Nevada City startup featured in the Sacramento Bee

thumbs_11We’ve written before about Gyro-Stabilized Systems, the Nevada City startup that makes and sells stabilized camera platforms and systems. Now the Sacramento Bee has a profile of the startup by Cathie Anderson titled “Filmmakers, broadcasters fly with Nevada City startup’s technology.”

Jason Fountaine doesn’t blink when he gets a call in Nevada City from a filmmaker in Sweden who wants to nail a cinematic shot that has never been achieved before – a high-velocity shot from a new Saab Gripen fighter jet.

“In the aerial-to-aerial video, a snippet of which can be viewed online at, the Gripen streaks over mountainous terrain at speeds of more than 300 knots, but every image is buttery smooth. There are no plumes of white smoke here. And when the jet pilot turns to glance across his shoulder, directly through the cockpit canopy, and into the lens of the camera, it feels as though he’s looking right back at the viewer.

“The footage got technology blogger Chris Ziegler craving a “Top Gun” sequel and remembering a memorable track from the 1986 film.

“’If ‘Danger Zone’ doesn’t automatically start playing in your head as you’re watching this, you need to check your pulse,’ Ziegler said.

“Fountaine’s 5-year-old company, Gyro-Stabilized Systems, is frequently asked to help film and broadcast companies tackle new frontiers, he said, and that’s just the way his small band of 17 staffers likes it.

“They produce a pivoted support system, known as a ‘gimbal,’ that will keep a camera steady even as plane, helicopter, motor vehicle or boat swerves, spins or bounces. The company integrates off-the-shelf cameras and lenses its customers buy.”

The rest of the article is here.

Author: jeffpelline

Jeff Pelline is a veteran editor and award-winning journalist - in print and online. He is publisher of Sierra FoodWineArt magazine and its website Jeff covered business and technology for The San Francisco Chronicle for years, was a founding editor and Editor of CNET News, and was Editor of The Union, a 145-year-old newspaper in Grass Valley. Jeff has a bachelor's degree from UC Berkeley and a master's from Northwestern University. His hobbies include sailing and trout fishing.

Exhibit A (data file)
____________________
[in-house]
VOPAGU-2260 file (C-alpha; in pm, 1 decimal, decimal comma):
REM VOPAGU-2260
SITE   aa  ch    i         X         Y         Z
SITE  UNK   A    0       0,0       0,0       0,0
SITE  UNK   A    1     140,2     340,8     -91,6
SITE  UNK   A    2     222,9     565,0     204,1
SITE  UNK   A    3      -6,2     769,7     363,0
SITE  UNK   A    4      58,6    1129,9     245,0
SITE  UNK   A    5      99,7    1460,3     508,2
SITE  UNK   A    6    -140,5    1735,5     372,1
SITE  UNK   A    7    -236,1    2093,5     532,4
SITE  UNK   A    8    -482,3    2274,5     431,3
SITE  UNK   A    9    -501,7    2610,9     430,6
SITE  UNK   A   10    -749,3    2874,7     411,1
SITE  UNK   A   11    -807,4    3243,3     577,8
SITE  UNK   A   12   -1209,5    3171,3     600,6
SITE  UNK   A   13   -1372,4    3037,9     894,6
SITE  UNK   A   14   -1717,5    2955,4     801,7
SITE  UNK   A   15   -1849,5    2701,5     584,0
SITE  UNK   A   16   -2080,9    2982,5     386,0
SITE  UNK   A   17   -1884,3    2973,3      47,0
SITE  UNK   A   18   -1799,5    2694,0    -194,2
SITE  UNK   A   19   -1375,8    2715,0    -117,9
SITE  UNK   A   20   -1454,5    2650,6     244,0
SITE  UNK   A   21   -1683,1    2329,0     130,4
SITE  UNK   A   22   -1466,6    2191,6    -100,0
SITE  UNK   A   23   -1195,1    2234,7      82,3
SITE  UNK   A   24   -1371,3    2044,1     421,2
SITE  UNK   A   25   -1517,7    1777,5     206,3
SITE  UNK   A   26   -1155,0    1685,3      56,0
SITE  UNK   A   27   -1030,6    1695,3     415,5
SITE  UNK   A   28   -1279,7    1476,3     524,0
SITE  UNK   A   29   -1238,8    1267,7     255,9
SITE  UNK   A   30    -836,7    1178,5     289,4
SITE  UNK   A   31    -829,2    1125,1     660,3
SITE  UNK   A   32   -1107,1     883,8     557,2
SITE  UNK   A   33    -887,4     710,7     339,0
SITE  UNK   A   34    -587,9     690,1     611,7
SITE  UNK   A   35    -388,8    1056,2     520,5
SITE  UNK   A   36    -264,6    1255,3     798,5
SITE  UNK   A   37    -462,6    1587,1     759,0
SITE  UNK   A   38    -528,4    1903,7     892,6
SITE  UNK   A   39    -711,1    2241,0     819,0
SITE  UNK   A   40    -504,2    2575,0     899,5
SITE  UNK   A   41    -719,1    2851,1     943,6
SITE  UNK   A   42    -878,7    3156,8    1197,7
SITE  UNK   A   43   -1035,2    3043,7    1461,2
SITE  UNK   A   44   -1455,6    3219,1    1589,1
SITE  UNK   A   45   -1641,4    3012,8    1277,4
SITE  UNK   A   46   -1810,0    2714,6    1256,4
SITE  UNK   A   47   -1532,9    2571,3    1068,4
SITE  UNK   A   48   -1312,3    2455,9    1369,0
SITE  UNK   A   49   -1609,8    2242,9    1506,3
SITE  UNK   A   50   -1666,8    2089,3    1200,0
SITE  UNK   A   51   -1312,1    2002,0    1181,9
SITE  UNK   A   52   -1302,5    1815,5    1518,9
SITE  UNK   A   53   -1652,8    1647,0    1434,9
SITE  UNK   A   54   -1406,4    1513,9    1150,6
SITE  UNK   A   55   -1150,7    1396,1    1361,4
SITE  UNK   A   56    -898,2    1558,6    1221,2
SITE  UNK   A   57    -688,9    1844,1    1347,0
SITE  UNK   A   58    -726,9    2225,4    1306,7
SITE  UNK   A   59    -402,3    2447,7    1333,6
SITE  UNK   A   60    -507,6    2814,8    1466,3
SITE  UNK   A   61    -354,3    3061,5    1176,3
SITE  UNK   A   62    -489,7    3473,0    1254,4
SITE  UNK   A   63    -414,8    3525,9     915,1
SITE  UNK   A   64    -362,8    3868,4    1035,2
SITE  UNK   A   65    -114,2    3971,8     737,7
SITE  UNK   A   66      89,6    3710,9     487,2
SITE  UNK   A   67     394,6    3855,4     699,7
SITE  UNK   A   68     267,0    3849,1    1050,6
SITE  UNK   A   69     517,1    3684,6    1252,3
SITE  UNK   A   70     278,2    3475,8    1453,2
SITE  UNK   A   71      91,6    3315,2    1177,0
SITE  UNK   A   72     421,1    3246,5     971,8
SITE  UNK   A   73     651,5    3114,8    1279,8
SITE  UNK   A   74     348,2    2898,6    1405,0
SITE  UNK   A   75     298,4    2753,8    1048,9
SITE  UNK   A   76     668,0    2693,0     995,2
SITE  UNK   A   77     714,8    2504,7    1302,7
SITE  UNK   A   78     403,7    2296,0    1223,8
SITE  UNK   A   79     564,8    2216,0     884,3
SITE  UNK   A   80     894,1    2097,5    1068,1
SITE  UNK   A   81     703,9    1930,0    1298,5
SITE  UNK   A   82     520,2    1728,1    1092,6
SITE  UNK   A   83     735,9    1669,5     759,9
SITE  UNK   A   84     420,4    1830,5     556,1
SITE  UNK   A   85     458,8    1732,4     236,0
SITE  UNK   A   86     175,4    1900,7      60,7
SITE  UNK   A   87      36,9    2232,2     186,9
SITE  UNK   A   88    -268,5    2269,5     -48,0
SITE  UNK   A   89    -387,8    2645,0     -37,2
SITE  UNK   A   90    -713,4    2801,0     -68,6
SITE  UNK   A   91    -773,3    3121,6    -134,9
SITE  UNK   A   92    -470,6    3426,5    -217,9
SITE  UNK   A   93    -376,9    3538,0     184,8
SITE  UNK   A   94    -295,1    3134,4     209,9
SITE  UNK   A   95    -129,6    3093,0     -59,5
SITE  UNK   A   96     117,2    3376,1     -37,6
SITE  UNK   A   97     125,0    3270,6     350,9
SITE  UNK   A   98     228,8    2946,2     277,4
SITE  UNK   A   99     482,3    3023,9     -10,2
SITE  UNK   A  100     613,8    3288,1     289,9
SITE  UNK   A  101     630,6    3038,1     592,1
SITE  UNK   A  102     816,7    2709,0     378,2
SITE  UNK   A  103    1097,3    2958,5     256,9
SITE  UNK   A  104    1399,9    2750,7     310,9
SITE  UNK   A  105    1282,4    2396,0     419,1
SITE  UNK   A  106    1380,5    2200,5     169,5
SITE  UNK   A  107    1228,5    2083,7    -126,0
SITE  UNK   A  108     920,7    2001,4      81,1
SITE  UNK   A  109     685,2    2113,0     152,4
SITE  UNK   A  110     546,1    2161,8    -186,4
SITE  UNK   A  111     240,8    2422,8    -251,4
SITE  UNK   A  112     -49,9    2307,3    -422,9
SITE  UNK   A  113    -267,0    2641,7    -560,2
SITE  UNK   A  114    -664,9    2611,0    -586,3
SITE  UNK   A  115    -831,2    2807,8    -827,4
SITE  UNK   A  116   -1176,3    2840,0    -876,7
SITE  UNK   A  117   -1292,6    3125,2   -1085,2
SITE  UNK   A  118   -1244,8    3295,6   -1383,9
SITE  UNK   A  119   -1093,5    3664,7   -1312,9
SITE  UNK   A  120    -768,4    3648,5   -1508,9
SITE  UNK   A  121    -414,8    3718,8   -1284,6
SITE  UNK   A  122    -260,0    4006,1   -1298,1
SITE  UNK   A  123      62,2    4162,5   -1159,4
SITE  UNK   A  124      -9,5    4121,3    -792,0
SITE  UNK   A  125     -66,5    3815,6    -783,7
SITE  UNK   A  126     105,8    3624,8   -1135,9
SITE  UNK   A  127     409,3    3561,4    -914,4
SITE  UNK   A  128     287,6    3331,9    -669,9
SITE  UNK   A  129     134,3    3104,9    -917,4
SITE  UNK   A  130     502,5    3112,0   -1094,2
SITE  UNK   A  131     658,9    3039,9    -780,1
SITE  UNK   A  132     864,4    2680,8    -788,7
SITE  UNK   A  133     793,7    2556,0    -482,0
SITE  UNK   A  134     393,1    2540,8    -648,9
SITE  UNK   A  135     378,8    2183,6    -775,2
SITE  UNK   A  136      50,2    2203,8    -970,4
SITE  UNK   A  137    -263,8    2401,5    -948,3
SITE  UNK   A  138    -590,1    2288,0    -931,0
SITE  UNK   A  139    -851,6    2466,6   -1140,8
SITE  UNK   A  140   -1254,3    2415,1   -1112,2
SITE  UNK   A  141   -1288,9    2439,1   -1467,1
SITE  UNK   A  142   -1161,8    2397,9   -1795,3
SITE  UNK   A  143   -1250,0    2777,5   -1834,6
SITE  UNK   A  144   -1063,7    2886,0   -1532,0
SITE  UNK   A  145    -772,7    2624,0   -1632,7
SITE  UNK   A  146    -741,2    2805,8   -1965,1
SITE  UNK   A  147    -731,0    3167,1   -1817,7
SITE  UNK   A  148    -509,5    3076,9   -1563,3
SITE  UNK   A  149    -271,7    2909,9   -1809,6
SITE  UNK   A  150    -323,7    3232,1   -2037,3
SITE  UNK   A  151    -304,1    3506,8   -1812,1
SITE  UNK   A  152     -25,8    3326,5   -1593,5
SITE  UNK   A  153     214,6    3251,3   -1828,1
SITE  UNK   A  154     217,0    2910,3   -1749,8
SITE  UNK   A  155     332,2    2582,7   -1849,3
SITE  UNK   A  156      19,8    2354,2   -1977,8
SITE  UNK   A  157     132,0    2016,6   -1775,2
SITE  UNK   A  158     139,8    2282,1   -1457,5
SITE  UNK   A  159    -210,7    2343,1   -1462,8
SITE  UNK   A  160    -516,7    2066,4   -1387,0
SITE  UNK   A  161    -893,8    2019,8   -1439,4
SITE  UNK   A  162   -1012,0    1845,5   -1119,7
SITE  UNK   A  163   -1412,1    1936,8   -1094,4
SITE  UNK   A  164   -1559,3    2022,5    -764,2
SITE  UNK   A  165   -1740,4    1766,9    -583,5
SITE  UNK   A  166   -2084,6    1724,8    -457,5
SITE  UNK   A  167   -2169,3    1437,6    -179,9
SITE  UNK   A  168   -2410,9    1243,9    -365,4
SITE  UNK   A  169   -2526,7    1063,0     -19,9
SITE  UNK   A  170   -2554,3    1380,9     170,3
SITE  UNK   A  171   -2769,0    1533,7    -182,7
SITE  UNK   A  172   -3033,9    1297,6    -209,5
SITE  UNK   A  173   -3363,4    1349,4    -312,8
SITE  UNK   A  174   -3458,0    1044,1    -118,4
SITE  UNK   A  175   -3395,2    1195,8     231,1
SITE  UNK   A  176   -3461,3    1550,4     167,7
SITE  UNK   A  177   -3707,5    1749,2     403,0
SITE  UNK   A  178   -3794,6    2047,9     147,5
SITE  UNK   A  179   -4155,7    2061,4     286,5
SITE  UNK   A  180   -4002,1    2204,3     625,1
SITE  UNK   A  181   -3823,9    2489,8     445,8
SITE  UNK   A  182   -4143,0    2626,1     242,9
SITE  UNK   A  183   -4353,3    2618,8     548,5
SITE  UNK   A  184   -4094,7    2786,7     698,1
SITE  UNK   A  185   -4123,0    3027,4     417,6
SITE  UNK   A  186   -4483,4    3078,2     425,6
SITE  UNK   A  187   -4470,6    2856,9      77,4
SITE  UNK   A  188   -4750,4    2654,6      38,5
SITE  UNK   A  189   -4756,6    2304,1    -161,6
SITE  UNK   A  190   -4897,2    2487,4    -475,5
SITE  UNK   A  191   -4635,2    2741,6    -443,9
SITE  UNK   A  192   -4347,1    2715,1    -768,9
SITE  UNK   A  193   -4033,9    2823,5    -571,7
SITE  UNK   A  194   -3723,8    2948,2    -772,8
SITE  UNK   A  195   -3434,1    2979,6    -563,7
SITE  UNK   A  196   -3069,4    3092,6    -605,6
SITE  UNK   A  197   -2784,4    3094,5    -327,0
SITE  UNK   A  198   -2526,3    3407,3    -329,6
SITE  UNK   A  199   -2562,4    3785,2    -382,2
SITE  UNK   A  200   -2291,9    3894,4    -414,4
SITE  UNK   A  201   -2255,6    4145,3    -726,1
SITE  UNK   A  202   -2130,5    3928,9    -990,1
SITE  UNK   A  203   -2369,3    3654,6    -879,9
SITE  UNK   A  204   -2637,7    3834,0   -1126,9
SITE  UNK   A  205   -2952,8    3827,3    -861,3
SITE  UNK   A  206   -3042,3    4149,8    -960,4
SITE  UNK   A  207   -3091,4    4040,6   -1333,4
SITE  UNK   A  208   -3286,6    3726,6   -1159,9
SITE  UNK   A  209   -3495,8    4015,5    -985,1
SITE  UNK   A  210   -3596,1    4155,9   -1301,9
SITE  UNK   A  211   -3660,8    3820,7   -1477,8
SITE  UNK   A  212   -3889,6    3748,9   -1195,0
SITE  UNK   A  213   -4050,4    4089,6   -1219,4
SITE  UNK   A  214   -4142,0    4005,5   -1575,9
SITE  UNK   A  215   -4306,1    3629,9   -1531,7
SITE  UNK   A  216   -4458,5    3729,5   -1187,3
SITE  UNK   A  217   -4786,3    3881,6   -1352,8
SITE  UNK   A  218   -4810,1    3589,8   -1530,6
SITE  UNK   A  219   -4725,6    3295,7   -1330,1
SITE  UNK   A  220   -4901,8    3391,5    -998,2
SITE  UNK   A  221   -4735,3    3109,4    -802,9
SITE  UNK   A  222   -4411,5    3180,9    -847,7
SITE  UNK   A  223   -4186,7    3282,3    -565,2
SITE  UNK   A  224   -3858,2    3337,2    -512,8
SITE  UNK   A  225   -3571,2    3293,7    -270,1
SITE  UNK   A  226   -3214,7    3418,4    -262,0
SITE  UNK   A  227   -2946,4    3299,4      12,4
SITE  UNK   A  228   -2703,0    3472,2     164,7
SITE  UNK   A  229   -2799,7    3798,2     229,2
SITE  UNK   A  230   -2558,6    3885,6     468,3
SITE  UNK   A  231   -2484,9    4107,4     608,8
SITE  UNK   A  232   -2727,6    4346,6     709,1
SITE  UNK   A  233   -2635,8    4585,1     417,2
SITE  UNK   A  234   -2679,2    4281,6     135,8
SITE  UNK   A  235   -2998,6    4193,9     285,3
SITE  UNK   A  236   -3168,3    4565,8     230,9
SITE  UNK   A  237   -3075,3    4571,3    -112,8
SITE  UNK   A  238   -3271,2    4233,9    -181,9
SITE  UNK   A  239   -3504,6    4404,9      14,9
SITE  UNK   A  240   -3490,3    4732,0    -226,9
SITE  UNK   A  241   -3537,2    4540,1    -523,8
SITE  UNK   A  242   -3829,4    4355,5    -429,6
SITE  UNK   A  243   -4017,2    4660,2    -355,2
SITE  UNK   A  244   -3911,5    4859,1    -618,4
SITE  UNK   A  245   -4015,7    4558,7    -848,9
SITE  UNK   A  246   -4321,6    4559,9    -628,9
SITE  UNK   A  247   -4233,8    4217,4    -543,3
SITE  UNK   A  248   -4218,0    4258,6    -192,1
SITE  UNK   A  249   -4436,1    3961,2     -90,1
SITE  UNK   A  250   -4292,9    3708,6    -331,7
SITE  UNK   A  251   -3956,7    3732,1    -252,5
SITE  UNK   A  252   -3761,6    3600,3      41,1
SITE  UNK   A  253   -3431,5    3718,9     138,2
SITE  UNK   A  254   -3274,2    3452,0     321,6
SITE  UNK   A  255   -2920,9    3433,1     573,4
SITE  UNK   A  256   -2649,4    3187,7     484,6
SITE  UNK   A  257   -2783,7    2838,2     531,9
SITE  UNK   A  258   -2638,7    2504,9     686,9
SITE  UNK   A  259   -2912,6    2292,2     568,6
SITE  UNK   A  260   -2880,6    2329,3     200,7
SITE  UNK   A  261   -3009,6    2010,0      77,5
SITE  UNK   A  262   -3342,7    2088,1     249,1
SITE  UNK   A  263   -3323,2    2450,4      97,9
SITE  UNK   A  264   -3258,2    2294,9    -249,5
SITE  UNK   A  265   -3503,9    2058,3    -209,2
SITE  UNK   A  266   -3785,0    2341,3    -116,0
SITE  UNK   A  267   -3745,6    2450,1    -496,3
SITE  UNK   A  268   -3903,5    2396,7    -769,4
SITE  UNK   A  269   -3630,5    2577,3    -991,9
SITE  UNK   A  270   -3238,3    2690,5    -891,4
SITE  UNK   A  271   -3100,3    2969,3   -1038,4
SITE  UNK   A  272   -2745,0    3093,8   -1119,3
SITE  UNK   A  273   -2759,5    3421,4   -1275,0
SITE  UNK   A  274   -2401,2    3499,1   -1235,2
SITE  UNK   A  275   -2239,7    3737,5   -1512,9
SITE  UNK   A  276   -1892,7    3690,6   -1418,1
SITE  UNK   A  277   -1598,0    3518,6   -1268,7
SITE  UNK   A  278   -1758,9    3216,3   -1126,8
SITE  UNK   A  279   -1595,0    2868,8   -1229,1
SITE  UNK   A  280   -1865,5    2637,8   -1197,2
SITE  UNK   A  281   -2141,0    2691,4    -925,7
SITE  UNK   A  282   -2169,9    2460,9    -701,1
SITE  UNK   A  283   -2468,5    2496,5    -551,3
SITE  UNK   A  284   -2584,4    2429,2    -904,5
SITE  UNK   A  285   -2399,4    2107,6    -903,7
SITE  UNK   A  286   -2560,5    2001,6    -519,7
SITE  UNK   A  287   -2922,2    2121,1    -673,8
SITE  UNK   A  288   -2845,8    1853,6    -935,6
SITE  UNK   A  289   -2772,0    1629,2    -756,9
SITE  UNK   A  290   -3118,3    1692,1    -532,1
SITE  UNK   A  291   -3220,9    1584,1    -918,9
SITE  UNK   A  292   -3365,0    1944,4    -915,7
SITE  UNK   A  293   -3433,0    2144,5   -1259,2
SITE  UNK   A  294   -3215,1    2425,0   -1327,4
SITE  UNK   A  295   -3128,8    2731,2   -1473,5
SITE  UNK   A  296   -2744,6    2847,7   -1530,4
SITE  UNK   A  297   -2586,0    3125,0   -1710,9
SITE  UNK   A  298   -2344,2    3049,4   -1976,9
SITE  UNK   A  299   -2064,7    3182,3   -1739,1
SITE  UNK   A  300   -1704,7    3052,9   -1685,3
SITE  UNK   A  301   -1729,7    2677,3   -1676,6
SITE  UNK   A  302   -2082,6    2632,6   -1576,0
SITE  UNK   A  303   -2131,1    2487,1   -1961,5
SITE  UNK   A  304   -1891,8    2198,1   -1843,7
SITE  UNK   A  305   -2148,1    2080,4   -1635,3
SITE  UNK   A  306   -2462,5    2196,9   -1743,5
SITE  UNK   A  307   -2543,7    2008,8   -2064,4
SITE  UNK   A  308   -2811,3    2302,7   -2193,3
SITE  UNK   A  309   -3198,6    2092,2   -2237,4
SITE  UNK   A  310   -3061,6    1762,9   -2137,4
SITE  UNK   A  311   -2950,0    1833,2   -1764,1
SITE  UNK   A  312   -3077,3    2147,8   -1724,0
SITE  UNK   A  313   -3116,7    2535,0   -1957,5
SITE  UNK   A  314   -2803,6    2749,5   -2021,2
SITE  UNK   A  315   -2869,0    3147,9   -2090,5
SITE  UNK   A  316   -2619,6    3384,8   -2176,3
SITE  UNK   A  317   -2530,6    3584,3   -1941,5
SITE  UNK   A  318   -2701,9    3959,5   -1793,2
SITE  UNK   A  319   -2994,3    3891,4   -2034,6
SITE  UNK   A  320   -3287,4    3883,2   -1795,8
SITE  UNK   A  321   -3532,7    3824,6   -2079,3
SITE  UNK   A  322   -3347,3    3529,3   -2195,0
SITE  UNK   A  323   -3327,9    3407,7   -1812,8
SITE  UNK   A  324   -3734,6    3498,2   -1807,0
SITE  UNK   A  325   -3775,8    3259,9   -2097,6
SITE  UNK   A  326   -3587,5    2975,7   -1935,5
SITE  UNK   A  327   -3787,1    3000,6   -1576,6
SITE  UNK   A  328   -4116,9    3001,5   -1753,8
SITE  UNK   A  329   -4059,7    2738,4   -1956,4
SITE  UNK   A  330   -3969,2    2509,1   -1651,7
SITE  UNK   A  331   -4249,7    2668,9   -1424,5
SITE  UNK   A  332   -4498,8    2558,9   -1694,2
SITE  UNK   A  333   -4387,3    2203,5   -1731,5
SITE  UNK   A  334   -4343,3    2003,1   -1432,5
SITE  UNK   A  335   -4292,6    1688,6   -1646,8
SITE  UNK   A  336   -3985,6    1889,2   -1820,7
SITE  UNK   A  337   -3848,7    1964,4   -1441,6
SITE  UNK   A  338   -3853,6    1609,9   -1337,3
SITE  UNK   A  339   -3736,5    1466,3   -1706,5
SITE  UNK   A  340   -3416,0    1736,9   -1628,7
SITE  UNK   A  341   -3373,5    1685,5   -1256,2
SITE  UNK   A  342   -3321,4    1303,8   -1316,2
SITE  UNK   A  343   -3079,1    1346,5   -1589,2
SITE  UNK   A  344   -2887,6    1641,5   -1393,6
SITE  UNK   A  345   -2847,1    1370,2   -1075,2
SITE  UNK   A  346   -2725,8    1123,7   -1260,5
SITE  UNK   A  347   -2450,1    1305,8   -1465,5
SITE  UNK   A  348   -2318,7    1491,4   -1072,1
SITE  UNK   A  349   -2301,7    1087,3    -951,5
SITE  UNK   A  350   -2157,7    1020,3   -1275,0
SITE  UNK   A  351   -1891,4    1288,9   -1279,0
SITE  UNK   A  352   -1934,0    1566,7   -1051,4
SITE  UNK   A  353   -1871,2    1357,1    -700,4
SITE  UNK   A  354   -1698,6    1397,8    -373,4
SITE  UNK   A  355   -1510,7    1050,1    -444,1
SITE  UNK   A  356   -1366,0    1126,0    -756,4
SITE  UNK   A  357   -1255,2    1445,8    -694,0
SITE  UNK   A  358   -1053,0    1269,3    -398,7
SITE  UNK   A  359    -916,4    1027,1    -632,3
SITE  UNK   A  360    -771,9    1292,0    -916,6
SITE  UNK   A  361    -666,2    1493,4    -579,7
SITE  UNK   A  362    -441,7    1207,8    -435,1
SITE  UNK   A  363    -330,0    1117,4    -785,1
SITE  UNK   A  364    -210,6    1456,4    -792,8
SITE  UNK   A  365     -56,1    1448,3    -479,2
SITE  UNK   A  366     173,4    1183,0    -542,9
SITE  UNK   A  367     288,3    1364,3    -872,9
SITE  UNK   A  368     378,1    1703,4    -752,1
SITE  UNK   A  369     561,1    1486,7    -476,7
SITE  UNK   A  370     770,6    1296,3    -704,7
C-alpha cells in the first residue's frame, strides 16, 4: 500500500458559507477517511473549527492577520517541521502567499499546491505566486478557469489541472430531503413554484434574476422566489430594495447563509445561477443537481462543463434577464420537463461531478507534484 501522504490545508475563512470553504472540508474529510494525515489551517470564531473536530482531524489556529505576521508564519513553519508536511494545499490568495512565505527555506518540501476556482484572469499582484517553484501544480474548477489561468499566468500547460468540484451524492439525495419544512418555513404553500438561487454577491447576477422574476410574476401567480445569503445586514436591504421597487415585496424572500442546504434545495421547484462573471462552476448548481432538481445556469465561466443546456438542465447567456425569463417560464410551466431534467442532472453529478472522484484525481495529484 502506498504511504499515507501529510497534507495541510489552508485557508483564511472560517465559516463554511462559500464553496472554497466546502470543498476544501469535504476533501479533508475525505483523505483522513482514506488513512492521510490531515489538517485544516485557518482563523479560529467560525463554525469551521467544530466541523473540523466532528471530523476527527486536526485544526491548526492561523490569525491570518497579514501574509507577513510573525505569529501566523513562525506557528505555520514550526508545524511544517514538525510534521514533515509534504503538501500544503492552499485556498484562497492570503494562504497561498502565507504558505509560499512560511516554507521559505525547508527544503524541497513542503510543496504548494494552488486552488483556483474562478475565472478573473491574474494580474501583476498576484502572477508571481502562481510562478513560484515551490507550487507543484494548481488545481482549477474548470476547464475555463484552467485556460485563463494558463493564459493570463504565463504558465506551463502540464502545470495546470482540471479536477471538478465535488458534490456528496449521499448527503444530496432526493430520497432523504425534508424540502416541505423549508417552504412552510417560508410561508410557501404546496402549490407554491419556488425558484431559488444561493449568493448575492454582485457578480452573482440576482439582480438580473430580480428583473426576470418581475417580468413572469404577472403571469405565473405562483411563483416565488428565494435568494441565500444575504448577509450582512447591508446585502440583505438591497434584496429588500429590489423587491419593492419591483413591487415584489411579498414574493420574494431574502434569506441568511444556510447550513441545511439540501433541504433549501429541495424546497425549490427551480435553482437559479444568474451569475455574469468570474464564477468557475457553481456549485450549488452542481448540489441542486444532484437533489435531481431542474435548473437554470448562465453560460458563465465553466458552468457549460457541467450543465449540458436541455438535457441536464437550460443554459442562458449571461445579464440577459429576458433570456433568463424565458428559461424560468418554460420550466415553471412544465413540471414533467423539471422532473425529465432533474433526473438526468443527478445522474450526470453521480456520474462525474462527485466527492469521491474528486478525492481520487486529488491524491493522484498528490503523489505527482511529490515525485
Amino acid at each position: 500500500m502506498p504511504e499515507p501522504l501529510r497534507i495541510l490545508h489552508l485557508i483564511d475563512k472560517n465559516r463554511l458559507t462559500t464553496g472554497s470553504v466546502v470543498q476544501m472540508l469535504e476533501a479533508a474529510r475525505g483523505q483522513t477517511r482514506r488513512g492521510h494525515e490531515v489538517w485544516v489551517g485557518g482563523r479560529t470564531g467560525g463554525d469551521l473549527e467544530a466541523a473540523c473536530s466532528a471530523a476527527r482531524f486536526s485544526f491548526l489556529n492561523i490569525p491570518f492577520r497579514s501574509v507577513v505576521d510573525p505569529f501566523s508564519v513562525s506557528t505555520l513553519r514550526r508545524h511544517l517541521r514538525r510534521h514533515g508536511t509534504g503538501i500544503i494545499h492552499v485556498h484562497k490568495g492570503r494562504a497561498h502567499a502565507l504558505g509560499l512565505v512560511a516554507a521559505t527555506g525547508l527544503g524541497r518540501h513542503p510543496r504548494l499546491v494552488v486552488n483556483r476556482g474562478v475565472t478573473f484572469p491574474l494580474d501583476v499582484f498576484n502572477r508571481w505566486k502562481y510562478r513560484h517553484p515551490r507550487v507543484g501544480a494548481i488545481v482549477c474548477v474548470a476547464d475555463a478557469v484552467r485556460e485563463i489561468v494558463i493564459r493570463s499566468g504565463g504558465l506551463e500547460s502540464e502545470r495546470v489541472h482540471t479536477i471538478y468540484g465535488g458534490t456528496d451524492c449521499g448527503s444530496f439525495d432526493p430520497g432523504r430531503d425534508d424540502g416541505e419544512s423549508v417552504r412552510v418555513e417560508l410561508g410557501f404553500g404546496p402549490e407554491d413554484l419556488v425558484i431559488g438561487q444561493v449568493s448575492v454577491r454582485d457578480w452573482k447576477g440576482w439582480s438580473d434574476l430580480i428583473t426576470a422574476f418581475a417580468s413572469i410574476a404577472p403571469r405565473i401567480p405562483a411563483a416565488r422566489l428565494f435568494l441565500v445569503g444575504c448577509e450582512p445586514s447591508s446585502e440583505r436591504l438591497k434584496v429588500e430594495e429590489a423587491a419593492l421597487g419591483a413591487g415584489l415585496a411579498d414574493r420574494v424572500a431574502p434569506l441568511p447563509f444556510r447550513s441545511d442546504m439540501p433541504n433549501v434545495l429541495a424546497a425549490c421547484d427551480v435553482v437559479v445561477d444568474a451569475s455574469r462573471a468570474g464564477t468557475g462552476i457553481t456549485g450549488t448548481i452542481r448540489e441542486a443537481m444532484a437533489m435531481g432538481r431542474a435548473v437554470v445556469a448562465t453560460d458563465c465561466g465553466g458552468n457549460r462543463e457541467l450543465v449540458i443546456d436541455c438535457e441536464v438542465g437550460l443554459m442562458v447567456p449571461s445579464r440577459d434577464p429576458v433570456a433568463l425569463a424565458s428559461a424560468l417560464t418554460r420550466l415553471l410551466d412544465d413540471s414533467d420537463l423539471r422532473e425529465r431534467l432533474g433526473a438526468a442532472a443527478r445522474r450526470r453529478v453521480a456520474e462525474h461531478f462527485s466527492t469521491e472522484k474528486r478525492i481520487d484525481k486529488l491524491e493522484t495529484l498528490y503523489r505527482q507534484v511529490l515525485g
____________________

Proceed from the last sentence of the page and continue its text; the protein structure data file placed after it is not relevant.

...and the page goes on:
One thought on “Nevada City startup featured in the Sacramento Bee”

  1. Image stabilization has come a long way since the late 1960s and early ‘70s, when my roommate worked at Dynasciences in Blue Bell, PA –– the company that developed the original concept.

    At that time, improved image stabilization was needed in order to accommodate the shaky, vibrating nature of helicopters and jets flying over Vietnam (and probably over Cambodia and Laos as well) while filming activity below.

    In trying to explain the concept, my roomie said to think of it as a camera mounted on a gyroscope. The technology was a lot more complicated than that, but the gyroscope description was easy for a non-technical person like me to visualize.

    Image stabilization has obviously moved far, far beyond shaky helicopters and jets flying over Vietnam, and I’m glad to see that Gyro-Stabilized Systems is doing so well. I hope they continue to grow and that their success encourages other innovative companies to locate in Nevada City.

    With Chris Bishop continuing to inspire young science-minded students at NUHS, there need to be local companies where they can apply their college degrees, raise a family, and perhaps even create their own company (as many Grass Valley Group alumni have done).

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